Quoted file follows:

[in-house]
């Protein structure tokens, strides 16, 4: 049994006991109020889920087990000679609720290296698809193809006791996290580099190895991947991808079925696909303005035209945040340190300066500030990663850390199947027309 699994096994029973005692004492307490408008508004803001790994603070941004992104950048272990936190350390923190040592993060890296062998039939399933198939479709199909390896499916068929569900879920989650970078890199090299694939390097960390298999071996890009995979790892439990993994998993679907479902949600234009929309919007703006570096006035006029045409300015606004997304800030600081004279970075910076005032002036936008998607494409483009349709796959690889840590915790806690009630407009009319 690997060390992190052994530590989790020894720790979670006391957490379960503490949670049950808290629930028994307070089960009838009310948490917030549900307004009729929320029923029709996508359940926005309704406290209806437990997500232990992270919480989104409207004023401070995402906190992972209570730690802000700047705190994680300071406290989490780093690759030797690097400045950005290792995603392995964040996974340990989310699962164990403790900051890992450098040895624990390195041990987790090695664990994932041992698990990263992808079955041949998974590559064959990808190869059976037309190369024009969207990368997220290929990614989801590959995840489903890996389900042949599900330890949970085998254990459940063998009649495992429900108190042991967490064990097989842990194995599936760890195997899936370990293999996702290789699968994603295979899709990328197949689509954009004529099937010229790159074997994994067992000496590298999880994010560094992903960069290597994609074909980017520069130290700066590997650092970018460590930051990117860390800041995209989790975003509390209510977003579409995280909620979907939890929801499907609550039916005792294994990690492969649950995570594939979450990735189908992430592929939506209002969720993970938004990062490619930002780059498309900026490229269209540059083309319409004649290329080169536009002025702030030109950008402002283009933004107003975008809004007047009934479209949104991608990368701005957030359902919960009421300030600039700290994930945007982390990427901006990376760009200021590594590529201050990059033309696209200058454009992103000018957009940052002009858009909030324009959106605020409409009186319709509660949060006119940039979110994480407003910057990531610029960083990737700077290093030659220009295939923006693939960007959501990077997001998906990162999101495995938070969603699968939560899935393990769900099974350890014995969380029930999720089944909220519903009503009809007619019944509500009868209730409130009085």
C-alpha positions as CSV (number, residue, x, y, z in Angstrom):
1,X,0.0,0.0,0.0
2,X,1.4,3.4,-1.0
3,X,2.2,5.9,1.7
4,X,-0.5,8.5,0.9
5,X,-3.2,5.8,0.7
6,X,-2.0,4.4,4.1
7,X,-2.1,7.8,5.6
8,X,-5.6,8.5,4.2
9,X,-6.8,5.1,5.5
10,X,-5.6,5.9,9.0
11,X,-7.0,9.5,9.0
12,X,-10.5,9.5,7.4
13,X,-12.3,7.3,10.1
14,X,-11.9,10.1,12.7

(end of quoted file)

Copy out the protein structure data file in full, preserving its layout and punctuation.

[in-house]
């Protein structure tokens, strides 16, 4: 049994006991109020889920087990000679609720290296698809193809006791996290580099190895991947991808079925696909303005035209945040340190300066500030990663850390199947027309 699994096994029973005692004492307490408008508004803001790994603070941004992104950048272990936190350390923190040592993060890296062998039939399933198939479709199909390896499916068929569900879920989650970078890199090299694939390097960390298999071996890009995979790892439990993994998993679907479902949600234009929309919007703006570096006035006029045409300015606004997304800030600081004279970075910076005032002036936008998607494409483009349709796959690889840590915790806690009630407009009319 690997060390992190052994530590989790020894720790979670006391957490379960503490949670049950808290629930028994307070089960009838009310948490917030549900307004009729929320029923029709996508359940926005309704406290209806437990997500232990992270919480989104409207004023401070995402906190992972209570730690802000700047705190994680300071406290989490780093690759030797690097400045950005290792995603392995964040996974340990989310699962164990403790900051890992450098040895624990390195041990987790090695664990994932041992698990990263992808079955041949998974590559064959990808190869059976037309190369024009969207990368997220290929990614989801590959995840489903890996389900042949599900330890949970085998254990459940063998009649495992429900108190042991967490064990097989842990194995599936760890195997899936370990293999996702290789699968994603295979899709990328197949689509954009004529099937010229790159074997994994067992000496590298999880994010560094992903960069290597994609074909980017520069130290700066590997650092970018460590930051990117860390800041995209989790975003509390209510977003579409995280909620979907939890929801499907609550039916005792294994990690492969649950995570594939979450990735189908992430592929939506209002969720993970938004990062490619930002780059498309900026490229269209540059083309319409004649290329080169536009002025702030030109950008402002283009933004107003975008809004007047009934479209949104991608990368701005957030359902919960009421300030600039700290994930945007982390990427901006990376760009200021590594590529201050990059033309696209200058454009992103000018957009940052002009858009909030324009959106605020409409009186319709509660949060006119940039979110994480407003910057990531610029960083990737700077290093030659220009295939923006693939960007959501990077997001998906990162999101495995938070969603699968939560899935393990769900099974350890014995969380029930999720089944909220519903009503009809007619019944509500009868209730409130009085």
C-alpha positions as CSV (number, residue, x, y, z in Angstrom):
1,X,0.0,0.0,0.0
2,X,1.4,3.4,-1.0
3,X,2.2,5.9,1.7
4,X,-0.5,8.5,0.9
5,X,-3.2,5.8,0.7
6,X,-2.0,4.4,4.1
7,X,-2.1,7.8,5.6
8,X,-5.6,8.5,4.2
9,X,-6.8,5.1,5.5
10,X,-5.6,5.9,9.0
11,X,-7.0,9.5,9.0
12,X,-10.5,9.5,7.4
13,X,-12.3,7.3,10.1
14,X,-11.9,10.1,12.7